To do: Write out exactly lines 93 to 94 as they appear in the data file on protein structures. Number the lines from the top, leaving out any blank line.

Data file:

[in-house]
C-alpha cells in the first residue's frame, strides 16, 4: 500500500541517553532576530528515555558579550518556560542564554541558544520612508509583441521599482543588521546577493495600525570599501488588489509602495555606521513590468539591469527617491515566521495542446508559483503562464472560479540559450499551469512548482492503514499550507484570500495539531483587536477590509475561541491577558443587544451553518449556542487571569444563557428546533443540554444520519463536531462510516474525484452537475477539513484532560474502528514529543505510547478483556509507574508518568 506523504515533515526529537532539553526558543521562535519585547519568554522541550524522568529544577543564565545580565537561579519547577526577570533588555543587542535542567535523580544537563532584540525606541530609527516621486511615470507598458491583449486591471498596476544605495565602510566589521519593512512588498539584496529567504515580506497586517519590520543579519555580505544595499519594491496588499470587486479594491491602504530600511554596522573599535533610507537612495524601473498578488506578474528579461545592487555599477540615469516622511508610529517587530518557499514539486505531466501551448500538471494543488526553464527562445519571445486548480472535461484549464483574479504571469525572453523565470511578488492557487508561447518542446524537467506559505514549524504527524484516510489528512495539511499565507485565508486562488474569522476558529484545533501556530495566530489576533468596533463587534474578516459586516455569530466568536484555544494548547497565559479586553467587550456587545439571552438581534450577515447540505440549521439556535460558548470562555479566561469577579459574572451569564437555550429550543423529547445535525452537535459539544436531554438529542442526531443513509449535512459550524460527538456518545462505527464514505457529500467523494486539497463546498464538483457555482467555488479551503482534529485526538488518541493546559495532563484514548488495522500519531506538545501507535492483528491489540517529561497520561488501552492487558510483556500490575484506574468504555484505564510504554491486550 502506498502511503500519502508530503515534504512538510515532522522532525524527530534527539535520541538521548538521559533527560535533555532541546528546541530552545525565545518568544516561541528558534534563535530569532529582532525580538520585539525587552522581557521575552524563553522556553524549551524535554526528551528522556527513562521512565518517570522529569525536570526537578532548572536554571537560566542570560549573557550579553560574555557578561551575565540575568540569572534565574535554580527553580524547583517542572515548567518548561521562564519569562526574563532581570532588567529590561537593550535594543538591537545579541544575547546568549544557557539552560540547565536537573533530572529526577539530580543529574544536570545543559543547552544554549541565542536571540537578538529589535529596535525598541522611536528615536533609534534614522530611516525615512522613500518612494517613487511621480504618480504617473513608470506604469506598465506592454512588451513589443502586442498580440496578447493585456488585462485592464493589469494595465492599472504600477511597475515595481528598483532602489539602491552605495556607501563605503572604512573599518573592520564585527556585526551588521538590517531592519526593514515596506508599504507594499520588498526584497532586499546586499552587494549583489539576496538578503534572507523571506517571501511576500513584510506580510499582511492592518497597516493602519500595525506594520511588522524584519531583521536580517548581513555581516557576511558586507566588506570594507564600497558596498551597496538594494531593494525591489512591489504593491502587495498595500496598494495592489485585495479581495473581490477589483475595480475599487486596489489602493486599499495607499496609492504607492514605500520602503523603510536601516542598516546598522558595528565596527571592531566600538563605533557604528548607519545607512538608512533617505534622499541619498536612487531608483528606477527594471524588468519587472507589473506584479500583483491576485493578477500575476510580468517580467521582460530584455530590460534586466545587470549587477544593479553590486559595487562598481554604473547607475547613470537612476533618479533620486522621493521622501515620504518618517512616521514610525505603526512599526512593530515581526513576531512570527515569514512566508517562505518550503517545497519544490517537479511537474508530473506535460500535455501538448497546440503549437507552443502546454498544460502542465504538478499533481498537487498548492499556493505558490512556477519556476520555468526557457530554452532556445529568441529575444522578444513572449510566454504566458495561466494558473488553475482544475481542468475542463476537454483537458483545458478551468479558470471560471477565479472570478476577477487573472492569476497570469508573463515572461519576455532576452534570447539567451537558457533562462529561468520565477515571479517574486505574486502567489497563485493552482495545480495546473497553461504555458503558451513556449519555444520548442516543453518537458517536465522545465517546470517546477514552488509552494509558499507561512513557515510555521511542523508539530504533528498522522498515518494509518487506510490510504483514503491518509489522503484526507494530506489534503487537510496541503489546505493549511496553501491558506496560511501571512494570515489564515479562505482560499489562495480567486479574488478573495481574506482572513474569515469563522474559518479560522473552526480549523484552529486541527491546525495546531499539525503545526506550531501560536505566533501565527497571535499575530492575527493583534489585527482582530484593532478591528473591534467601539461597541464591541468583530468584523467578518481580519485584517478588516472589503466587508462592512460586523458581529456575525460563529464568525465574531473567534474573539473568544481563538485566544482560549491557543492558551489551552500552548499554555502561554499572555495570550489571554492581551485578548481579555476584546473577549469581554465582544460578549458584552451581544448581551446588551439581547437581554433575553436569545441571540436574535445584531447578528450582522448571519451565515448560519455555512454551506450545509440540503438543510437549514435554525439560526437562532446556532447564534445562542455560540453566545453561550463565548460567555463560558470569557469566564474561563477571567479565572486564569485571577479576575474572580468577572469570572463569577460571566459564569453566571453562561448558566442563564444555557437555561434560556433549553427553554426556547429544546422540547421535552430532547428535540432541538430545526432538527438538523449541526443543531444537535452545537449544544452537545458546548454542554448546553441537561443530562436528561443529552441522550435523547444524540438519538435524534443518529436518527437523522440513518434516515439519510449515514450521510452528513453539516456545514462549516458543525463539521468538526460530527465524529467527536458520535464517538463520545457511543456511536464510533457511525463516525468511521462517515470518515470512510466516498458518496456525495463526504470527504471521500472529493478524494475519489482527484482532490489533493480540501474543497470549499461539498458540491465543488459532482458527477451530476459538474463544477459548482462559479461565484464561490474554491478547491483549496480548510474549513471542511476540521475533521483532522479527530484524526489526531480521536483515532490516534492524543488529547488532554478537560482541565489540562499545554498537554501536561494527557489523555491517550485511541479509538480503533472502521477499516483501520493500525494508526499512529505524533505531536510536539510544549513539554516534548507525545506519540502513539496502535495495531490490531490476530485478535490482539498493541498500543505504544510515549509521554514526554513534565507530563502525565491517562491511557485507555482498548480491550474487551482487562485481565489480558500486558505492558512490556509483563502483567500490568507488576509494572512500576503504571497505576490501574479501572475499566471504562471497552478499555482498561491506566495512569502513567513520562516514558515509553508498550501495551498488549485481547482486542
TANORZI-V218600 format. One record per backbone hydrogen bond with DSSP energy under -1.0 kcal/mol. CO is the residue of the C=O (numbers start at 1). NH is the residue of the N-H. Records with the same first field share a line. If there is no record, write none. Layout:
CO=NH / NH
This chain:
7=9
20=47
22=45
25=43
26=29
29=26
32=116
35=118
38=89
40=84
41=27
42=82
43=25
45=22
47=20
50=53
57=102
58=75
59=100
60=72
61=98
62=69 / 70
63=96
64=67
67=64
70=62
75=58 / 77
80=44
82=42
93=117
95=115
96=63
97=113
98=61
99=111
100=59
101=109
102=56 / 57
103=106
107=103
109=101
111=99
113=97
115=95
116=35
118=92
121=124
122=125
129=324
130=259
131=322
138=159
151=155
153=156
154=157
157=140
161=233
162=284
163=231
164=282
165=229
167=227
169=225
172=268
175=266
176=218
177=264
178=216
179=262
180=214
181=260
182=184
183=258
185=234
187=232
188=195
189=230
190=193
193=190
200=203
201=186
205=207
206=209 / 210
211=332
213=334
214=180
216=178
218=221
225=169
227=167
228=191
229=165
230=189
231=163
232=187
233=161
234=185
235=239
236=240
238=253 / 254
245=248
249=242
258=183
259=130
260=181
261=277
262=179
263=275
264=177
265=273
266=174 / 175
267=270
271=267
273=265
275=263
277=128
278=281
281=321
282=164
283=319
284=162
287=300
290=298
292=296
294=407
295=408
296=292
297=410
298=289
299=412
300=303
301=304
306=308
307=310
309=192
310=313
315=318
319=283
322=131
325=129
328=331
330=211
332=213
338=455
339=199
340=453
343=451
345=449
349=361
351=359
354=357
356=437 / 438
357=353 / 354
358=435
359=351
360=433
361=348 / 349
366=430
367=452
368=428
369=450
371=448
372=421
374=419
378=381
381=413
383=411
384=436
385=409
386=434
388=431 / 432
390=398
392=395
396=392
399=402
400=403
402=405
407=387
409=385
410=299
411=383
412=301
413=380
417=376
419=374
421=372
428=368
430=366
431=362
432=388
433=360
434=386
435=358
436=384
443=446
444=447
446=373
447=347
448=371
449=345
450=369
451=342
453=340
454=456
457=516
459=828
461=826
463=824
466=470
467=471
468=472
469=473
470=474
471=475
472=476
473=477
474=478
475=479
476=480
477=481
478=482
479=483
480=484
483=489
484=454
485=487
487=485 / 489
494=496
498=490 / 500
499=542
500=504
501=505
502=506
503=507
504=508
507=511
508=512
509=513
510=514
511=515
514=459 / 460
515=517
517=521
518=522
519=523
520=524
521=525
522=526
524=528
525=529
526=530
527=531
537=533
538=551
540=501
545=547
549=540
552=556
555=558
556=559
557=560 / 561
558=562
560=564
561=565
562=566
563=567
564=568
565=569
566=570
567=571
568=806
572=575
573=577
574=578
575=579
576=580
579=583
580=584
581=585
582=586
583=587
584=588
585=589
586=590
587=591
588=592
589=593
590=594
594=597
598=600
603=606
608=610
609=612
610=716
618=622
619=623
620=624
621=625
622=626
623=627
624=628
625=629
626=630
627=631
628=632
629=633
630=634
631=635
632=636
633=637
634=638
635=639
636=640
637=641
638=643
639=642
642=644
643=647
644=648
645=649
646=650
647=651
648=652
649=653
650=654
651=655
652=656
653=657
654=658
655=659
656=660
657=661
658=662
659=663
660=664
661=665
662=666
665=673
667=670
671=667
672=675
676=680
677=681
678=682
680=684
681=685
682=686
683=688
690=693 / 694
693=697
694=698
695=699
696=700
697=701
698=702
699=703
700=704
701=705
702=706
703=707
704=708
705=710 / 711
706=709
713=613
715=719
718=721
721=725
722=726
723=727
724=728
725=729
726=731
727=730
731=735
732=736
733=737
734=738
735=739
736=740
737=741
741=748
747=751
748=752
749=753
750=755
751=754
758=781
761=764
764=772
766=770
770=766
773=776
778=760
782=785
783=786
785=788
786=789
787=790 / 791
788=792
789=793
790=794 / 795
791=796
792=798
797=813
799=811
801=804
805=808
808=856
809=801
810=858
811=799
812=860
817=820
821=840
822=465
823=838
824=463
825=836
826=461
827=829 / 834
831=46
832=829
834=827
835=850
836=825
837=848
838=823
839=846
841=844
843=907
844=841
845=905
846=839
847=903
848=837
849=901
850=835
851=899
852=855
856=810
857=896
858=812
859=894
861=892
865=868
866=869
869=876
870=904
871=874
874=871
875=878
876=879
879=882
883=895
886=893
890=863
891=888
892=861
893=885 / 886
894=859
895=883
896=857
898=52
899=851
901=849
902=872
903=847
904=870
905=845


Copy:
218=221
225=169